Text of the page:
How will you pay for this? Unless you are using your spouse’s Post-9/11 GI Bill, you’ll likely have to fork over some money to get a degree. Simply taking out student loans and hoping everything will work out is not a smart option.

Could you use savings or take on a part-time job to cover the cost of tuition? Some schools offer payment plans that allow you to pay a little each month without taking out an interest-bearing loan. A few others offer flat-rate tuition (often as low as $3,000 every 6 months), which can make college seem much more affordable than one might think.

Complete the FAFSA. You must, must, must fill out the Free Application for Federal Student Aid (FAFSA) form. Don’t assume you won’t qualify for assistance just because you aren’t dirt poor. Because of the unique blend of taxable and nontaxable income our service members receive, many military spouses qualify for Pell Grants. The Federal Work Study program (through FAFSA) is also a great way to not only earn money to help pay for college, but to gain experience related to your major as well.

Look into scholarships. Who doesn’t love free money? Put your military affiliation to good use and apply for military spouse scholarships, such as the Army Emergency Relief Spouse Education Assistance Program or the Corvias Foundation’s Active-Duty Spouse Scholarship. Simply typing “military spouse scholarship” into Google will put you on track to finding scholarships that might be right for you.

Consider a community college. If you are just starting out or have less than about 45 semester hours of college credit, consider taking classes at a community college. This is especially useful if you are paying tuition out-of-pocket, as tuition at a community college is usually about half the cost of a state university. Most state universities have agreements with the community colleges in the same state to ensure credits will transfer smoothly for those going on to pursue 4-year degrees.

Personal Considerations

Be realistic about the demands of school. If getting a degree as an adult learner were easy, a larger percentage of the population would have a degree. Ask yourself, are the demands of school reasonable for your life? Should you go part-time or full-time? What will you do about child care? Do you have a support system in place to allow for study time and homework, not just class time? Being reasonable about what you can and cannot handle will set you up for success.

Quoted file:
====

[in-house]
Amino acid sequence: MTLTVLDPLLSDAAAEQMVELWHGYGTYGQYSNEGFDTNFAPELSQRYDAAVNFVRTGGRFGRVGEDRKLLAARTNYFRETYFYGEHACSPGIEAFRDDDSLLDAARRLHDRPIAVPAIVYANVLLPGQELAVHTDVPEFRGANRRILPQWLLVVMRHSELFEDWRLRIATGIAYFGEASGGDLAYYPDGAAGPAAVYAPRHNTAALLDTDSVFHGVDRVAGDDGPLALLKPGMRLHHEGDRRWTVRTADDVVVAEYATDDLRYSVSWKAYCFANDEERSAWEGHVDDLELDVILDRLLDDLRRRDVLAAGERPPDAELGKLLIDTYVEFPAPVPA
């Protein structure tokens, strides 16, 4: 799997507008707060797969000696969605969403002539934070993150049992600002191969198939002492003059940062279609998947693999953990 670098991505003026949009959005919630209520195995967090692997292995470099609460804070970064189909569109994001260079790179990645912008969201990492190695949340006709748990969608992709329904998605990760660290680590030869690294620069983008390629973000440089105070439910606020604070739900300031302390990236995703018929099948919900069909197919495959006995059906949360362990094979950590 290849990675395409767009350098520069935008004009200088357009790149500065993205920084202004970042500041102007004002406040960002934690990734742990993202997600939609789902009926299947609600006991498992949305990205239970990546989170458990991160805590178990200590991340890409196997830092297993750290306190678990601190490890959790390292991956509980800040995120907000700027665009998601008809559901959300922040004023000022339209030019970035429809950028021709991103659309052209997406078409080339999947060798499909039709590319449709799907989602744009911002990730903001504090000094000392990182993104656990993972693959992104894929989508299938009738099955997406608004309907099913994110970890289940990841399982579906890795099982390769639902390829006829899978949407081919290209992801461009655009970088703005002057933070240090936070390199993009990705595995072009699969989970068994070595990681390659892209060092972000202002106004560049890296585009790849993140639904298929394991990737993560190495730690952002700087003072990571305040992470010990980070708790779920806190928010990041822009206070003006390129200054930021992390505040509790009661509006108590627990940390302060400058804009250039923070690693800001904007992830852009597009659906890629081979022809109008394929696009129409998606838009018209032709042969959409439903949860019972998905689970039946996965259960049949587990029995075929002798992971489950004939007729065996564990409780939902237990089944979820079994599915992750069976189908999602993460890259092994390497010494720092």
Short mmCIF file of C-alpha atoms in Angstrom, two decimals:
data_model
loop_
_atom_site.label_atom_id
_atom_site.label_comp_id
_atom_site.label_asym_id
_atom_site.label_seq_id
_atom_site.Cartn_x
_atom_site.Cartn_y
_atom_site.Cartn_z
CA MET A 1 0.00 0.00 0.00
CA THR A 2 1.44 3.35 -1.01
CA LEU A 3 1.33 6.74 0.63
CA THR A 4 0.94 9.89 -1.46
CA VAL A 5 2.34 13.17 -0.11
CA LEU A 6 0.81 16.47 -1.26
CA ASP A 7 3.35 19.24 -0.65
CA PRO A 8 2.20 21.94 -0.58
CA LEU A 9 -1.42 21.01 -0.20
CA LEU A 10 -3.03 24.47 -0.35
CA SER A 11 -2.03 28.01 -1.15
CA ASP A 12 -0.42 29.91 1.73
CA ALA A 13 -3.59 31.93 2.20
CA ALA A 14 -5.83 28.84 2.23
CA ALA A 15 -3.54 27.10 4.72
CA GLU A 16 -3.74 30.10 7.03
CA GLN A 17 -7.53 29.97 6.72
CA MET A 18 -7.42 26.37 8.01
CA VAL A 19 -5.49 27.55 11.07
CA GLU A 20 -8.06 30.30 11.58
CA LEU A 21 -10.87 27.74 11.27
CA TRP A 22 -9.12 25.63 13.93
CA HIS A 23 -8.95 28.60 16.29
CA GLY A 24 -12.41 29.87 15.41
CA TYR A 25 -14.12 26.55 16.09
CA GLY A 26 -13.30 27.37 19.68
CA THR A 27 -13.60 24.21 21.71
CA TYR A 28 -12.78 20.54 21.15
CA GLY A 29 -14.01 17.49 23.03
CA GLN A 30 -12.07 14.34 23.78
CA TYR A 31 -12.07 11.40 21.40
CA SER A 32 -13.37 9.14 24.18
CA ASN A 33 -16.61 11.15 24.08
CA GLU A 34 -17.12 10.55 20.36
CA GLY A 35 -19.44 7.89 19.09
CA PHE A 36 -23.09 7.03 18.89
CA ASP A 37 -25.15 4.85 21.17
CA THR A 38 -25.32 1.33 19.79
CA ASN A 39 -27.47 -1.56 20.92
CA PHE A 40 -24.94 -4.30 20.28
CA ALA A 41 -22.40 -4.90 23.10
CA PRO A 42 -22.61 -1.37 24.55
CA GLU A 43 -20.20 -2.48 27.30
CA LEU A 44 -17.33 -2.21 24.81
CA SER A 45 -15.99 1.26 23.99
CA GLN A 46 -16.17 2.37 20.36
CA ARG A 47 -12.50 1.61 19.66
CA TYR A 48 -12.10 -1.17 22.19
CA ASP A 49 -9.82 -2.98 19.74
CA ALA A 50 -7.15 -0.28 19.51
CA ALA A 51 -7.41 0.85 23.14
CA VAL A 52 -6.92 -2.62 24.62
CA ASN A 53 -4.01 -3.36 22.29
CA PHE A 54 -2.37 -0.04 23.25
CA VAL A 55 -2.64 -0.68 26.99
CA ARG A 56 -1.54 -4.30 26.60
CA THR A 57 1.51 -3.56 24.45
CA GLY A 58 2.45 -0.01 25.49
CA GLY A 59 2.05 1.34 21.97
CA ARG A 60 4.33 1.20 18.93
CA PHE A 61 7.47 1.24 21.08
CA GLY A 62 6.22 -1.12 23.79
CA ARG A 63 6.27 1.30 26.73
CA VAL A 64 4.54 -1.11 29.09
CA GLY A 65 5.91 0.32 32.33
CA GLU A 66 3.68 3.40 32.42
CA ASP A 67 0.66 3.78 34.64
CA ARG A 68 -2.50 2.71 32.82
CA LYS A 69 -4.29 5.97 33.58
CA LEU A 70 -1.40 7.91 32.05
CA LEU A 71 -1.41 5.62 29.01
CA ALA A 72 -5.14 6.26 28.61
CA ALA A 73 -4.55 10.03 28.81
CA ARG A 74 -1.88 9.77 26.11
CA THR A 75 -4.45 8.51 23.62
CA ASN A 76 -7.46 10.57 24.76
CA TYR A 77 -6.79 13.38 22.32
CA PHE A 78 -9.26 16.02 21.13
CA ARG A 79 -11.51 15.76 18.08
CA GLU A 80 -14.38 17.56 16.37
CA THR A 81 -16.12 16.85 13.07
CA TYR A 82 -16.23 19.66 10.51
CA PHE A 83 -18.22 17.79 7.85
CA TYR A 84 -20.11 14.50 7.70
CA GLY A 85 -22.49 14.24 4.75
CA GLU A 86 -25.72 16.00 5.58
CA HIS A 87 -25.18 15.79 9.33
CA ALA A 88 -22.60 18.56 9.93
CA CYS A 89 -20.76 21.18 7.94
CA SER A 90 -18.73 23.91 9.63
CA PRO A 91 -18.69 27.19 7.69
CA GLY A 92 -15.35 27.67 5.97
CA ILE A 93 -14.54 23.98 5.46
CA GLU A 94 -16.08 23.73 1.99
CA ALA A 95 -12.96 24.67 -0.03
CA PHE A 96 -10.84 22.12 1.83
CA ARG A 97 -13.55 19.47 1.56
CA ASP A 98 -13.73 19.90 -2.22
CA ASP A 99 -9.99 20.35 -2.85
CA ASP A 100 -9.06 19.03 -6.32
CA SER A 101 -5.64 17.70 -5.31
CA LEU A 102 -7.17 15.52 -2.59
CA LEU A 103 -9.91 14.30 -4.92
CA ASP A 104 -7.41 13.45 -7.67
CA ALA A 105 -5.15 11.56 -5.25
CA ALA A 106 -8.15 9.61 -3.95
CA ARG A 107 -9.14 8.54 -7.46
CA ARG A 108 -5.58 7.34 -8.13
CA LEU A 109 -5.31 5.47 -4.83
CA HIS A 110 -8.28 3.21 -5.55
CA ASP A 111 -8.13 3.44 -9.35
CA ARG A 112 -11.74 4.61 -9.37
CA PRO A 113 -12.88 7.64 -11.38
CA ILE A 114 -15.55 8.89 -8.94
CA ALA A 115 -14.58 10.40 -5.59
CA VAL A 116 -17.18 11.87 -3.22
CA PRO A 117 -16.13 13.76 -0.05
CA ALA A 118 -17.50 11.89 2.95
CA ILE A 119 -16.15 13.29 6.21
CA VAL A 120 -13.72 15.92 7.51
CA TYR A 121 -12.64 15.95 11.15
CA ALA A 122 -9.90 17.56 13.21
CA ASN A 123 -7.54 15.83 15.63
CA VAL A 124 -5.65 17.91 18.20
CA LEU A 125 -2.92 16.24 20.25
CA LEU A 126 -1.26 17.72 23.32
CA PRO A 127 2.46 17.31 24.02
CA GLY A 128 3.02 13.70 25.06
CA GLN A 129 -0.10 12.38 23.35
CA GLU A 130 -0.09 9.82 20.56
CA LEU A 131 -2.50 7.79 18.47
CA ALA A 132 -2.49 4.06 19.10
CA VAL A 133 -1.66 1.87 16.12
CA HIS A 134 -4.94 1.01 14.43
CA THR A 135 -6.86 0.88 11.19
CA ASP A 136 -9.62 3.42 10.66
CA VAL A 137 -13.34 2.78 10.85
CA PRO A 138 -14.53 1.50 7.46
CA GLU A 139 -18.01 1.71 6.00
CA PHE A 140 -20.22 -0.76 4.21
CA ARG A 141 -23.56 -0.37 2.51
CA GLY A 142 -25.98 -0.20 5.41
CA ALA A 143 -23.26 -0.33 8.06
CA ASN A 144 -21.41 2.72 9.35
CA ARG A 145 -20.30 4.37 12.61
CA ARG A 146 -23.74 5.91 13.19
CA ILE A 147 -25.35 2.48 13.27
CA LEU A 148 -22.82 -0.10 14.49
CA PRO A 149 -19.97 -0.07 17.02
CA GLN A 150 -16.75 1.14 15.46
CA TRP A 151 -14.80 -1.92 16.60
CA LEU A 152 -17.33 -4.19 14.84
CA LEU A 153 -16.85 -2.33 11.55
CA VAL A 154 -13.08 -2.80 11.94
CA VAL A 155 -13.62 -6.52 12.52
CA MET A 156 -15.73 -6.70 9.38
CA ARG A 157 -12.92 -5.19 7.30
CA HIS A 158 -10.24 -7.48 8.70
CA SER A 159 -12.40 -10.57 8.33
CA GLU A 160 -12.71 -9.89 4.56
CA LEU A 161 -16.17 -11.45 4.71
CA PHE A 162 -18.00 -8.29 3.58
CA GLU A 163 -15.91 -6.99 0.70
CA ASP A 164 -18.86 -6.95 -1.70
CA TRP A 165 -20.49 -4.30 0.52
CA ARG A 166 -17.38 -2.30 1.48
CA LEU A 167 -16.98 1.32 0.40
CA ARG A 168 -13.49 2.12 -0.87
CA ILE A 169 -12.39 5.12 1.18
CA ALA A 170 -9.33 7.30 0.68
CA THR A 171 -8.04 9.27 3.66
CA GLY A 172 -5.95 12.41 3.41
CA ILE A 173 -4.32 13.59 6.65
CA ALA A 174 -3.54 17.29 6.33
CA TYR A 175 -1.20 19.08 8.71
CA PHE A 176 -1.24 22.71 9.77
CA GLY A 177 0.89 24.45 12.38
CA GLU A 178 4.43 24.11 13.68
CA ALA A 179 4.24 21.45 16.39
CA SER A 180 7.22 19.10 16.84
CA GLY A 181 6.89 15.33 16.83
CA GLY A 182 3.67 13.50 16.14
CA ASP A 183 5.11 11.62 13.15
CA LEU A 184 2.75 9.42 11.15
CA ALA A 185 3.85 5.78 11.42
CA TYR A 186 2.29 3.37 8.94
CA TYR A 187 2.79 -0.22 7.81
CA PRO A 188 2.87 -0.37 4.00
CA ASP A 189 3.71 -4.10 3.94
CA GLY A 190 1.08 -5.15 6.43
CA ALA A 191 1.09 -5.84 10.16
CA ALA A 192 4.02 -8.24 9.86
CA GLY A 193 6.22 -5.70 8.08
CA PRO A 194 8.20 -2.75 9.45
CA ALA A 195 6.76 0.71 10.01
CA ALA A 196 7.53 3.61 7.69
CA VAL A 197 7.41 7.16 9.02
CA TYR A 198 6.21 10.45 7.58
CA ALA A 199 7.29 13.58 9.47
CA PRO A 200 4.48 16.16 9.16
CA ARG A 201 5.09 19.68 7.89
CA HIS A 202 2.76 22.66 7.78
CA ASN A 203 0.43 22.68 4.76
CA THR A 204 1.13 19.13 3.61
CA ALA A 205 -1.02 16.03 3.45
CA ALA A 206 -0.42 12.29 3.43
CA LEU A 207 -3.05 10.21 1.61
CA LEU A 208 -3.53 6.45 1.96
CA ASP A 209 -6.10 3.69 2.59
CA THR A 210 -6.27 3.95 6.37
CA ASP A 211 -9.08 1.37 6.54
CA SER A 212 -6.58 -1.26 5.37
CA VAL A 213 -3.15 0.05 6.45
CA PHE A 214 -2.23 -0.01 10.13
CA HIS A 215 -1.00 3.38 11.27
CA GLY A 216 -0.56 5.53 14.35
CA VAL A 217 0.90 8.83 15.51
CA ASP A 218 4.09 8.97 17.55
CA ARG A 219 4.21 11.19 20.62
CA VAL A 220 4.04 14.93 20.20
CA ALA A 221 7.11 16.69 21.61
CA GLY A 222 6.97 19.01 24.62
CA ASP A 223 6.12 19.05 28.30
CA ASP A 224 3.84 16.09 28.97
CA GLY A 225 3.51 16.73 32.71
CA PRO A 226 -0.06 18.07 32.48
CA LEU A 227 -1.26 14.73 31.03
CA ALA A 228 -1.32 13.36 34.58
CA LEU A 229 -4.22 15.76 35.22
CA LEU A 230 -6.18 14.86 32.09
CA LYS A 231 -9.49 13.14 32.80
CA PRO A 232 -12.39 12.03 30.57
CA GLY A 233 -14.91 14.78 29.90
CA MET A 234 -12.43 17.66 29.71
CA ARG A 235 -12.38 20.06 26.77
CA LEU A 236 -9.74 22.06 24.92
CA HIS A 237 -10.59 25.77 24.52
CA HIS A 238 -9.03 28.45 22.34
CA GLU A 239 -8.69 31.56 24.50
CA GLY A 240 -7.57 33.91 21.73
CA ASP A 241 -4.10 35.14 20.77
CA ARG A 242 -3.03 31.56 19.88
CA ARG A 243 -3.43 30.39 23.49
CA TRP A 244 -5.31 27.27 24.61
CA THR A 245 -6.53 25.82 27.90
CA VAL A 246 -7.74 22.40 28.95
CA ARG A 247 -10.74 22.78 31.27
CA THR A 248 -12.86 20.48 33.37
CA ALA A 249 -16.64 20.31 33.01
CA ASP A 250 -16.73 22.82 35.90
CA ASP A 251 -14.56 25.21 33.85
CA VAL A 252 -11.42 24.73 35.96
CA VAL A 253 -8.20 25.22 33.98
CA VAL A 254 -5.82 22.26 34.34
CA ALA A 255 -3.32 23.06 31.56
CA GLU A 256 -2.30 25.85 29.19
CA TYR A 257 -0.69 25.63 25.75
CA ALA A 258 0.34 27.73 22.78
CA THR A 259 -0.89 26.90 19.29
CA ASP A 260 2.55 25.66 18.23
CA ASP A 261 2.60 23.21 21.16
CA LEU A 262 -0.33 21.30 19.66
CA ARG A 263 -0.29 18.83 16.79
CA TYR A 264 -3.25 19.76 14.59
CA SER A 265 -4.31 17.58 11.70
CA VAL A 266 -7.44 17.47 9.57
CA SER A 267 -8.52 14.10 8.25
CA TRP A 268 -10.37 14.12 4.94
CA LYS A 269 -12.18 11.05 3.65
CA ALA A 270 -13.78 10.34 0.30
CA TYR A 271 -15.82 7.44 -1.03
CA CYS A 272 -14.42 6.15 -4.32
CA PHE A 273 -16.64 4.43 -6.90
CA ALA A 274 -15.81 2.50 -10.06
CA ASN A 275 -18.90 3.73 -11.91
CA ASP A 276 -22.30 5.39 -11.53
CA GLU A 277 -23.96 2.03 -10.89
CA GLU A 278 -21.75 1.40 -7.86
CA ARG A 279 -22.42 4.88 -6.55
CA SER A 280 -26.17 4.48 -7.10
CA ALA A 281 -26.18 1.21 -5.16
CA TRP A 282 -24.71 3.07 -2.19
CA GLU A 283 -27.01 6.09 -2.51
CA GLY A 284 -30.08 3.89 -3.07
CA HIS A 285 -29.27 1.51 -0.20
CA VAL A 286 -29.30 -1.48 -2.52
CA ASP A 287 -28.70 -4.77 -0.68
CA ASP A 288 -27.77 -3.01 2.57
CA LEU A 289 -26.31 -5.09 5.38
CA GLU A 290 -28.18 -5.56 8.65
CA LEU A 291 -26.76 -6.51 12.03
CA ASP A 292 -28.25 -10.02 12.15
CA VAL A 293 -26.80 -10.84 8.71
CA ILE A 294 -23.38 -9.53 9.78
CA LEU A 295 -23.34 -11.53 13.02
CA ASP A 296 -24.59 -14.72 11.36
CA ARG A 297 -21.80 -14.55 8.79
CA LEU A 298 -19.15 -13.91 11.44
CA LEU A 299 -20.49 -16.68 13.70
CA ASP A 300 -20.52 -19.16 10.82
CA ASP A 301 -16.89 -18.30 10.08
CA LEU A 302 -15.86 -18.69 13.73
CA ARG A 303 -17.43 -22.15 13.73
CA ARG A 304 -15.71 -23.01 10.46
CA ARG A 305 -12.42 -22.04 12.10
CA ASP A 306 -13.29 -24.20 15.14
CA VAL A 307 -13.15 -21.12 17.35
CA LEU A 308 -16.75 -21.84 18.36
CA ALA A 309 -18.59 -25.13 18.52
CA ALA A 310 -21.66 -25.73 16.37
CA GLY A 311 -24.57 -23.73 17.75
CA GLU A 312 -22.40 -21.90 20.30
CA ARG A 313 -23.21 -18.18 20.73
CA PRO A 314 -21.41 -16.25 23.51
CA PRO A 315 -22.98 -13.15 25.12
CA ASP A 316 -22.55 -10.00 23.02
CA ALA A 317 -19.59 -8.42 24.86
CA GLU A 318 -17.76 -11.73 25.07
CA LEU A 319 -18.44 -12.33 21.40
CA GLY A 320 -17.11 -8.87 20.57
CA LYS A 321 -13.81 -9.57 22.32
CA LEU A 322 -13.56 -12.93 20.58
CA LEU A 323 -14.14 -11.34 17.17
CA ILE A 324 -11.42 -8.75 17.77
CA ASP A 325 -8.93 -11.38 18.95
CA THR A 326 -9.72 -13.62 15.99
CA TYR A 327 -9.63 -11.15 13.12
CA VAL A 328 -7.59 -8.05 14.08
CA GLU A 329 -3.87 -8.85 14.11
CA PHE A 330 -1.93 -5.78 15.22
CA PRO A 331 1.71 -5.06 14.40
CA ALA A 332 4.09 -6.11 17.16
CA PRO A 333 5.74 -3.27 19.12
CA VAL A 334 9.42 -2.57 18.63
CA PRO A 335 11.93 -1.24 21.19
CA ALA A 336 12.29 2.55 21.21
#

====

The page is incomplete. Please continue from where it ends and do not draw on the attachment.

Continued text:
Would you even like your job? Answer this question honestly. If you face the crazy that is going to college as a military spouse and come out with a degree in hand, you’ll hopefully use that degree for the rest of your life. So don’t go into a field you know you would hate. Don’t study nursing if you are afraid of needles. Don’t become a teacher if you hate children. Don’t go to dental hygienist school if mouths weird you out.

Going back to college as a military spouse can at first seem daunting, but if you’ve done your homework and knocked out these practical, financial and personal considerations, you’re well on your way to walking across that stage.

Are you thinking about going back to college? What are your concerns? 

Julie Capouch is a military spouse, mother of two, and English teacher living in the Southeast. She writes about parenting, education, and military life.